With recent rains breathing new life into their previously fire-ravaged homes, the endangered marsupials were able to return to their natural habitat.
For some much-needed good news: Koalas are finally re-entering the wild. Following months of treatment, the marsupials rescued during Australia’s devastating bushfires are now being released back into their natural habitats. With recent rains breathing new life into their previously fire-ravaged homes, wildlife experts began returning the endangered critters to the wild in recent weeks in the hopes of bringing their population back up. Among the ones released was 4-year-old Anwen, who became a powerful face of the natural disaster when photographs of her bandaged claws went viral at the end of last year.
Speaking to BBC, experts from Taronga Zoo revealed that they'd treated over 100 koalas across two hospitals during the bushfires. "We have been busy assessing the burnt area that we rescued them from, to establish when the conditions have improved enough that the trees can support them again. The recent rains have helped and there is now plenty of new growth for them to eat, so the time is right," said Dr. Kellie Leigh, executive director of conservation group Science for Wildlife.
Experts rescued as many koalas as they could from the fires with the help of previously-installed tracking devices to locate the ones in danger. This same tech will now enable scientists to study how the marsupials adapt when they get back home. "The radio-tracking devices that enabled us to find the koalas quickly and move them from in front of the fire will now allow us to follow them and find out more about how koalas use the landscape after the fire, including where else we might find pockets of surviving koalas," said Dr. Leigh.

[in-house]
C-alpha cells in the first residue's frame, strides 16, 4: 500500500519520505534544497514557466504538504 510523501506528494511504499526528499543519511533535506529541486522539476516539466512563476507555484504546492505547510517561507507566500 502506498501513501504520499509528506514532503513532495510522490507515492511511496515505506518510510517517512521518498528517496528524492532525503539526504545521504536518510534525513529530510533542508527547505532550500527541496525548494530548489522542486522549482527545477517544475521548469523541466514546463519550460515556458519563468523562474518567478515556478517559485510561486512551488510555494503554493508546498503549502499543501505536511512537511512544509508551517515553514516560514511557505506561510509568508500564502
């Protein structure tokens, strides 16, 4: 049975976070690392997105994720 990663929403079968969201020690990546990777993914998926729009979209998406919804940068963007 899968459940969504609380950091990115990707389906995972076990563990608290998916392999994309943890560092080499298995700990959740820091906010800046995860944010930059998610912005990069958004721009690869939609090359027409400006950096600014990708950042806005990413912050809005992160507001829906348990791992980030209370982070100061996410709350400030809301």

While the Sydney-based conservation organization, Science for Wildlife, was the first to release the 12 animals that were in its care, the famous Port Macquarie Koala Hospital followed suit days later. Following a prolonged stay at the hospital, 49 bushfire-ravaged koalas began making their re-entry into the wild last week. The organization's president Sue Ashton described the rehabilitation as "heartwarming," while speaking to local press. "To be able to release so many of our koalas back to their original habitats, even to their original tree in some cases – makes us very happy," she explained. "Anwen was our first-ever female koala to be admitted during the bushfires and her recovery has been extraordinary."
"It marks a proud moment for Australia; to see our Koala population rebuild, starting to recover from what was such a devastating time," Ashton added. Port Macquarie-Hastings Council's group manager economic and cultural development, Liesa Davies, explained that the region has a nationally significant population of 2000 koalas and that bushfires are one of the top dangers to habitat and lives. "The work that the staff and volunteers at Port Macquarie Koala Hospital do is amazing at any time but particularly during the bushfires and since they have worked tirelessly, and we would like to say a huge thanks for this," she said.
"The recent days and weeks have presented new and uncertain challenges. The way we must live our lives is changing, and the spaces, places, and people we love are all experiencing challenging times. Occasions like this give us all reason to hope and look to the future," Davies continued. Although the pandemic stops people from visiting the Port Macquarie Koala Hospital—the only hospital for koalas in the world that's a popular tourist attraction, scientific research and education center, and a wildlife rehabilitation facility—Davies urged people to support the hospital to the best of their abilities.
"Now is not the time to travel, but we can encourage people to plan to lend support by visiting when it is safe to do so, witnessing the wonderful work the koala hospital does and supporting local business recovery," she said.